The next round of bills to force a real health care solution into our nation might do well to include an attempt to open those hospitals for a buy-in by the American public. Those system would get a welcome influx of cash and the American people could have access to a national system already in place with a decent health care package.

The Campaign

teaball contraceptionIt’s no wonder women approached Obama about shoring up the gross inequities in the system. Now, it appears, Obama might cave to the pressure of the Catholic Church and leave women out in the cold again.

I agree with the majority of women in America. If a health care service is taking government funds, it should provide service for everyone. If an institution is incapable or unwilling to do so, it should be forced to sell its health care assets to the local communities. These hospitals should be cooperatively run and federal funds should be set aside to aid in the transition. At the very least, these institutions should be forced to contract out the needed services.

Many of you laughed at our April Fool’s image of angry women throwing contraceptives at the feet of the President. Now, I want us to do just that. I propose the Pelt the President with the Pill Campaign. Save your, or a friend’s, spent birth control containers and send them to your Congressional leadership and the White House with this letter:

Date

Name

Address (with Zip Code)

Contraception is health care. We demand access to affordable birth control for everyone. Providers that can not provide for 50% of their patients, should not get federal funds.

Signature

If you don’t have any spent pill containers, don’t fret—send a condom. They are still available at the grocery store—at least at the time of this posting. The point is to send some contraceptive device. Why send a contraceptive? Because emails are ineffective at getting attention. Mere letters are also ignored. But sending some symbol of your discontent gets attention.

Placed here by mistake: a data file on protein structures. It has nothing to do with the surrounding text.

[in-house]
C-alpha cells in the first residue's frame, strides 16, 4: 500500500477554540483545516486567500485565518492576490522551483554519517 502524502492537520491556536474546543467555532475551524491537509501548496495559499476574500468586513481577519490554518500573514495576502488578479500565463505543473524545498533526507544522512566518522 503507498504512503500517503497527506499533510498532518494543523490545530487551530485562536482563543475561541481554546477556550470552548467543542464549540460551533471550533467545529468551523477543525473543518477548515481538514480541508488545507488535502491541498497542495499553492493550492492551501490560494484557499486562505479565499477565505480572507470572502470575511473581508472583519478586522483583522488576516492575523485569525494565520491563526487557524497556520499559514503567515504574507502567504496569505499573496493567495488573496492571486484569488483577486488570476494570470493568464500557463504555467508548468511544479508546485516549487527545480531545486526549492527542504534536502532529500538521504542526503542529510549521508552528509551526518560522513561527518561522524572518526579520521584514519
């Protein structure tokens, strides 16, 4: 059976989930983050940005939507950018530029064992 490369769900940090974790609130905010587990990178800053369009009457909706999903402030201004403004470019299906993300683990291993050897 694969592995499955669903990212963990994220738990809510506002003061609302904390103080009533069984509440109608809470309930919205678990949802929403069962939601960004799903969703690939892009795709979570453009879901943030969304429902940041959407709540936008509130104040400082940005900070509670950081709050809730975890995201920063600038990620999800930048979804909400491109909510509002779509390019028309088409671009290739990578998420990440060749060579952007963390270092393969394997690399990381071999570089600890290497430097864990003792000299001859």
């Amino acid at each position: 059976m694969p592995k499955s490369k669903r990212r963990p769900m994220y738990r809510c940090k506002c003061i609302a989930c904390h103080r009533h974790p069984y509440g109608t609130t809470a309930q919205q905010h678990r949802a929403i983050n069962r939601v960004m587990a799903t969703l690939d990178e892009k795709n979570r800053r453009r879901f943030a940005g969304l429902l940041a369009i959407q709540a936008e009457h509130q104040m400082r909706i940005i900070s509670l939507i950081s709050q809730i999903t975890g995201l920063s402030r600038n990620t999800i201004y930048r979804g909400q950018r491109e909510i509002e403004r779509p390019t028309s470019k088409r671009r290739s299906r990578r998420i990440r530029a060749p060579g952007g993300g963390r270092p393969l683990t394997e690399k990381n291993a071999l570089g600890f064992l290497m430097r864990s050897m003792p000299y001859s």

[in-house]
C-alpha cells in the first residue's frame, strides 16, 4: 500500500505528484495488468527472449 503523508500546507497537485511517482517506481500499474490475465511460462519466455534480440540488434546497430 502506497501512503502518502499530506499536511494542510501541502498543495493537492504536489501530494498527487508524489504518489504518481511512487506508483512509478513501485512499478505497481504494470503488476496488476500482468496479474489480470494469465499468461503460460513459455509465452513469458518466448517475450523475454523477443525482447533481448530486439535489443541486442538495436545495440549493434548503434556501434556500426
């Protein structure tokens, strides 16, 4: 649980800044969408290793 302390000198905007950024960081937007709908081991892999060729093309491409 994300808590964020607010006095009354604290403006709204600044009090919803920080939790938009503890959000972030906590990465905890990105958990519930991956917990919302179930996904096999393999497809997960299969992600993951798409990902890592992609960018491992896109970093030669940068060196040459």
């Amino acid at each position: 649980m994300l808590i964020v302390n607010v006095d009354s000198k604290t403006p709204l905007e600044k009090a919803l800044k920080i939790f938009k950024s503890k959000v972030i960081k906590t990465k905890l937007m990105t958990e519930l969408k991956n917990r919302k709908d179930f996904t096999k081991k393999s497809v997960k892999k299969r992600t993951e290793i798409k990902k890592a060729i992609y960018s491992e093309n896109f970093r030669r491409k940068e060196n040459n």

If you find yourself in Humboldt county, come by my office. We are forbidden from throwing outdated birth control in the trash because it contaminates ground water. Until now, I didn’t know what to do with all those pills.Think contraception

Find your Representative

Find your Senator

President Obama
The White House
1600 Pennsylvania Avenue NW
Washington, DC 20500

The Choice:

My husband greets me at the door with a chilled glass of white zin and a mushroom cheeseburger.

I smile and sip the wine. “Yeah, it was just that bad.”

“What did you find out?”

“We don’t know where the orders are coming from.”

“What’s the Gynecology Department doing about it?”

“Apparently, the winning game plan is to hope the bishop kicks the bucket soon.”

He snorts and takes a bite of his burger. “What are you going to do about it?”

“The bishop isn’t the only one with strong feelings on this issue.”

“So you’re going to move your surgeries?”

“I already told them my cases are going to Mad River.”

“What did they say to that?”

“They were angry..afraid. They want me to keep my mouth shut about the tubal decision.”

“Powerful people seem to want you to keep your mouth shut all the time. You gonna do it this time?”

I push corn around on my plate.

“I see,” he says. “Your stunt with the TSA cost over three thousand. What’s this going to cost us?”